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NIH study shows MRI provides faster, more accurate way to diagnose heart attacks

Advanced magnetic resonance imaging (MRI) technology can detect heart attack in emergency room patients with chest pain more accurately and faster than traditional methods, according to a new study supported by the National Heart, Lung, and Blood Institute (NHLBI). Published in the February 4 issue of Circulation: Journal of the American Heart Association, the findings suggest that more patients who are suffering a heart attack or who otherwise have severe blockages in their coronary arteries could receive treatment to reduce or prevent permanent damage to the heart if they are assessed with MRI. The article is available online at http://circ.ahajournals.org/cgi/content/abstract/01.CIR.0000047527.11221.29.

Researchers evaluated the ability of high-resolution MRI to detect acute coronary syndrome (heart attack or unstable angina) in emergency department patients with chest pain. MRI results were compared with three standard diagnostic tests: an electrocardiogram (ECG or EKG), blood enzyme test, and the TIMI risk score, which assesses the risk of complications or death in patients with chest pain based on a combination of several clinical characteristics. MRI detected all of the patients' heart attacks, including three in patients who had normal EKGs. In addition, MRI detected more patients with unstable angina than the other tests.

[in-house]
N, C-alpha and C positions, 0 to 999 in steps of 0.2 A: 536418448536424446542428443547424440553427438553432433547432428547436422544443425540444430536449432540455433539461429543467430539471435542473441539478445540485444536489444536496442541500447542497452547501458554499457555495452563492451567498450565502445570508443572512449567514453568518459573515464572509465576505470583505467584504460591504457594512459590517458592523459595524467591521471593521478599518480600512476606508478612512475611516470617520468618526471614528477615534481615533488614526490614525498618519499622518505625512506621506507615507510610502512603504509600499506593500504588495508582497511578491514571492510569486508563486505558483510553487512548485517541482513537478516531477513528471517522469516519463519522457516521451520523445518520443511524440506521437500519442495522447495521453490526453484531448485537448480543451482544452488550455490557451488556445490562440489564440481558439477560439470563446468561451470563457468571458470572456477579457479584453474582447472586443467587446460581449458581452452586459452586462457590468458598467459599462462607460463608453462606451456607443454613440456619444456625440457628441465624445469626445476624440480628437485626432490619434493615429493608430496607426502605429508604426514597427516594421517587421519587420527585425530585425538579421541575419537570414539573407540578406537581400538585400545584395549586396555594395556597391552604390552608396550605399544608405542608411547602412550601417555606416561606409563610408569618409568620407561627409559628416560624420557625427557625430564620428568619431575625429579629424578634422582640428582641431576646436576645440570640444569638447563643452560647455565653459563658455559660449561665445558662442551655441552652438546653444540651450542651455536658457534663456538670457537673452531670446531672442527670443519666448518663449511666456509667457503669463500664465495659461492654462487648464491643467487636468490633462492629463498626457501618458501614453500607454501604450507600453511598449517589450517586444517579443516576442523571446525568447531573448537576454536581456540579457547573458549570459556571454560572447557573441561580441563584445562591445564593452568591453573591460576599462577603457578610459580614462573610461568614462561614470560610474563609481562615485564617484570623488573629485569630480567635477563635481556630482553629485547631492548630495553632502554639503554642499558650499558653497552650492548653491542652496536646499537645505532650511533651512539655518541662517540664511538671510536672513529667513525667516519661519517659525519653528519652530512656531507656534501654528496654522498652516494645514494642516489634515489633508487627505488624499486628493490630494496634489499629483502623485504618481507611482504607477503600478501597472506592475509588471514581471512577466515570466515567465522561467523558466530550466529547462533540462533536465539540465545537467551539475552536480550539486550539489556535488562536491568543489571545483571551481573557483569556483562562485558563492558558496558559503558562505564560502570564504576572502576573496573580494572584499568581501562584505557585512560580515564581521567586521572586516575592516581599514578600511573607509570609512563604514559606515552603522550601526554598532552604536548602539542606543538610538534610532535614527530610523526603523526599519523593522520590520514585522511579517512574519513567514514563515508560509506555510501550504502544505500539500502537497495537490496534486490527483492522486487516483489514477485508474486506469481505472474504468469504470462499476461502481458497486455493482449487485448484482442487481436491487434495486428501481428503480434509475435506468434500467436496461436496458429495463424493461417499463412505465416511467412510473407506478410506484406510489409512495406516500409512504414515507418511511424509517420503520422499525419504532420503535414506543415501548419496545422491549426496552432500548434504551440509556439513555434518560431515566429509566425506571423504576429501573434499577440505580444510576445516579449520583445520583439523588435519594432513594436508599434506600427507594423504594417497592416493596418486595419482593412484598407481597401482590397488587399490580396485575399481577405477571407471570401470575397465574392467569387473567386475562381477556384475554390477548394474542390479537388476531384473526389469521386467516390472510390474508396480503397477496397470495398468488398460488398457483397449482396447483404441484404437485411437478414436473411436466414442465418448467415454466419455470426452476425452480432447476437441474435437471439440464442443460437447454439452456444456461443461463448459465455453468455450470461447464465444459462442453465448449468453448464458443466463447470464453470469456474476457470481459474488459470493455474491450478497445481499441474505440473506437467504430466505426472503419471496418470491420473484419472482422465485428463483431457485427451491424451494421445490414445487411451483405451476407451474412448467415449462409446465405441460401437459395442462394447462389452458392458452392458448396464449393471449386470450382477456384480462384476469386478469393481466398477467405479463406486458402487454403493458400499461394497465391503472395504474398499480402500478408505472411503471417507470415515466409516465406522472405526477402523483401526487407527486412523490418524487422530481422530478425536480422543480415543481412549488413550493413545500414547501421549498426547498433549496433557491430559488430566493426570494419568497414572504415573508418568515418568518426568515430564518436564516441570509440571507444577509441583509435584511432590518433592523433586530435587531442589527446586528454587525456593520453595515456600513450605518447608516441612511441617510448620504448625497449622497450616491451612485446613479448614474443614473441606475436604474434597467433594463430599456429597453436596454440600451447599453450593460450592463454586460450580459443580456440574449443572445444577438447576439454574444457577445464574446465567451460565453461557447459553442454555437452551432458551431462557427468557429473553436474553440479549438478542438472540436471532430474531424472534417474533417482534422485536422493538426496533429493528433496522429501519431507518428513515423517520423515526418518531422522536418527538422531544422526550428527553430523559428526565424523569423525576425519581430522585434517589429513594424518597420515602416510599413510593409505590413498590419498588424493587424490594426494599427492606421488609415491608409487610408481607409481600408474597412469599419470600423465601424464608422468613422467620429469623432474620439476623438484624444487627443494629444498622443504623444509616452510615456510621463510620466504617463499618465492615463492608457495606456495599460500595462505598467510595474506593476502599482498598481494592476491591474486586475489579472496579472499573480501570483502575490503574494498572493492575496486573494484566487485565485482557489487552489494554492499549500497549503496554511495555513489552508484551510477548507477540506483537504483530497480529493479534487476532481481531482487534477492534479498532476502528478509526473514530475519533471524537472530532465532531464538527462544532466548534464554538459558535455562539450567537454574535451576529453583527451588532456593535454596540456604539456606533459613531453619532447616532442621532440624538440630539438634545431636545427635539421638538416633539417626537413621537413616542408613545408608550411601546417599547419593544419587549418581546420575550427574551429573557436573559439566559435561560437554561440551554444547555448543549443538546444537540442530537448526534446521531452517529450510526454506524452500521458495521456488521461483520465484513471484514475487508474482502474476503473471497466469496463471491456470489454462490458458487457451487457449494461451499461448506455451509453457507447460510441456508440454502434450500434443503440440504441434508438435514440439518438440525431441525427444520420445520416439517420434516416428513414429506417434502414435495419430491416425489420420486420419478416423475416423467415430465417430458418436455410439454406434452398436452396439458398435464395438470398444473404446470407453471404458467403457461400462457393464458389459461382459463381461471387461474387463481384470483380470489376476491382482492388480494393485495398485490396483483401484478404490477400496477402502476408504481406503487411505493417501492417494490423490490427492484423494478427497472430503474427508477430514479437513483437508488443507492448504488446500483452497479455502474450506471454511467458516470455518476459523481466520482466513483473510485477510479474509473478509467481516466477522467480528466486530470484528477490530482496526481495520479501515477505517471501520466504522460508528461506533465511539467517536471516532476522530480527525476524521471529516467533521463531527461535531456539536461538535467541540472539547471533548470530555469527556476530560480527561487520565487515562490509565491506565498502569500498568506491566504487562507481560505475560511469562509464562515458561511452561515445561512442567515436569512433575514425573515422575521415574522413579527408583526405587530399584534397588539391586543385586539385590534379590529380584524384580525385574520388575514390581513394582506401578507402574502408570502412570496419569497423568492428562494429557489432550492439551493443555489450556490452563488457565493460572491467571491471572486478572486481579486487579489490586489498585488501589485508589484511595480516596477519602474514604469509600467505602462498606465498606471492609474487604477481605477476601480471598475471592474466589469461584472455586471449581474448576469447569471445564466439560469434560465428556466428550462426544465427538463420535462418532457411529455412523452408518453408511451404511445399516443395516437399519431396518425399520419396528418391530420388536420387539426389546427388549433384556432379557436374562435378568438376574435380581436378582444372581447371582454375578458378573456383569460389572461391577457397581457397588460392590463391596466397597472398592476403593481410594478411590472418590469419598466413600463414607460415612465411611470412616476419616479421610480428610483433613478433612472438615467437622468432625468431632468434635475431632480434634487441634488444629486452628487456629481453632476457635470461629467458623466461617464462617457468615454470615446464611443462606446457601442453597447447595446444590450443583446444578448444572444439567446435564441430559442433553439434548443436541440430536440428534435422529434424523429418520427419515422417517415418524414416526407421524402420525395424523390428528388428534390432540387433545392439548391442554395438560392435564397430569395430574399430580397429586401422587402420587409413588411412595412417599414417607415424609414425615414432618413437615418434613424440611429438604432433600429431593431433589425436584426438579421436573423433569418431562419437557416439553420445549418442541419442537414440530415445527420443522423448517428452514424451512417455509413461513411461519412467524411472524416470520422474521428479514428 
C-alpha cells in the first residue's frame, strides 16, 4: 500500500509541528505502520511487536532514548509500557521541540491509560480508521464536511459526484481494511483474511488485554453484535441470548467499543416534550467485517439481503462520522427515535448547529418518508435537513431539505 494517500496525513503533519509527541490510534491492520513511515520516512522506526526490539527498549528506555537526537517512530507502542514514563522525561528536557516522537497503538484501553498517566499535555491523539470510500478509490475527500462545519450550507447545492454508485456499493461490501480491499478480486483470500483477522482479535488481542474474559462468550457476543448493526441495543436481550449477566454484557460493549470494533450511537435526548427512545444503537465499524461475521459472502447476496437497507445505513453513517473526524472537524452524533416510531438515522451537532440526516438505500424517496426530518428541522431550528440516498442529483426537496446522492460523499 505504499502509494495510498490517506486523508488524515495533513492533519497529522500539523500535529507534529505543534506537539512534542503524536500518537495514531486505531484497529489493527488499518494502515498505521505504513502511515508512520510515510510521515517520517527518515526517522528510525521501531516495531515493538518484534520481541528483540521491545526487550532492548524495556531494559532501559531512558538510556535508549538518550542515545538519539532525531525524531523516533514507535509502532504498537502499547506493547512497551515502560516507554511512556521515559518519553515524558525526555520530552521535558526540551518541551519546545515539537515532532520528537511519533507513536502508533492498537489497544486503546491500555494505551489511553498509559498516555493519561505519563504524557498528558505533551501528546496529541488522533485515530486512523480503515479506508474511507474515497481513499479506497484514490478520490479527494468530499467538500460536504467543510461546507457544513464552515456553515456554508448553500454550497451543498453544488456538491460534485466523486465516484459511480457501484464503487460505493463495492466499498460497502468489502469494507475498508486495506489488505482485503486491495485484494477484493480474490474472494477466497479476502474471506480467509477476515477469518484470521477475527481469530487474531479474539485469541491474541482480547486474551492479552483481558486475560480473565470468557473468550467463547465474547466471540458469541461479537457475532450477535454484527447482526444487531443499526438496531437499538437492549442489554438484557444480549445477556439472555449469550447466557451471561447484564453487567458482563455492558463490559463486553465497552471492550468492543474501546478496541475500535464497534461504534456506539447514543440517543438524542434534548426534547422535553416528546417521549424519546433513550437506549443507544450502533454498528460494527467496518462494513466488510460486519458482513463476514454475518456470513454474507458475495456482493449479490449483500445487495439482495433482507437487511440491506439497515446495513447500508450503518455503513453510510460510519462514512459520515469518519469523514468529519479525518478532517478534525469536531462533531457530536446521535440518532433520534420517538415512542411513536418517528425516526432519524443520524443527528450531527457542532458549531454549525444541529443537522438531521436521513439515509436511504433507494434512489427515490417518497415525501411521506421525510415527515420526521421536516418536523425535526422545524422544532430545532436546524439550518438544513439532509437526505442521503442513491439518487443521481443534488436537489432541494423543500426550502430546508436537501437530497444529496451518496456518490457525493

Of the more than 5 million patients who visit emergency departments with chest pain each year, only about 40 percent can be immediately diagnosed with heart attack using standard tests. The majority of patients must undergo a number of tests and further hospitalization for a conclusive diagnosis to be reached.

"This study lays the groundwork for what could mean a dramatic change in how heart attacks are diagnosed - and how rapidly patients receive treatment once they arrive at the hospital," said NHLBI Director Dr. Claude Len
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Contact: NHLBI Communications Office
301-496-4236
NIH/National Heart, Lung, and Blood Institute
29-Jan-2003


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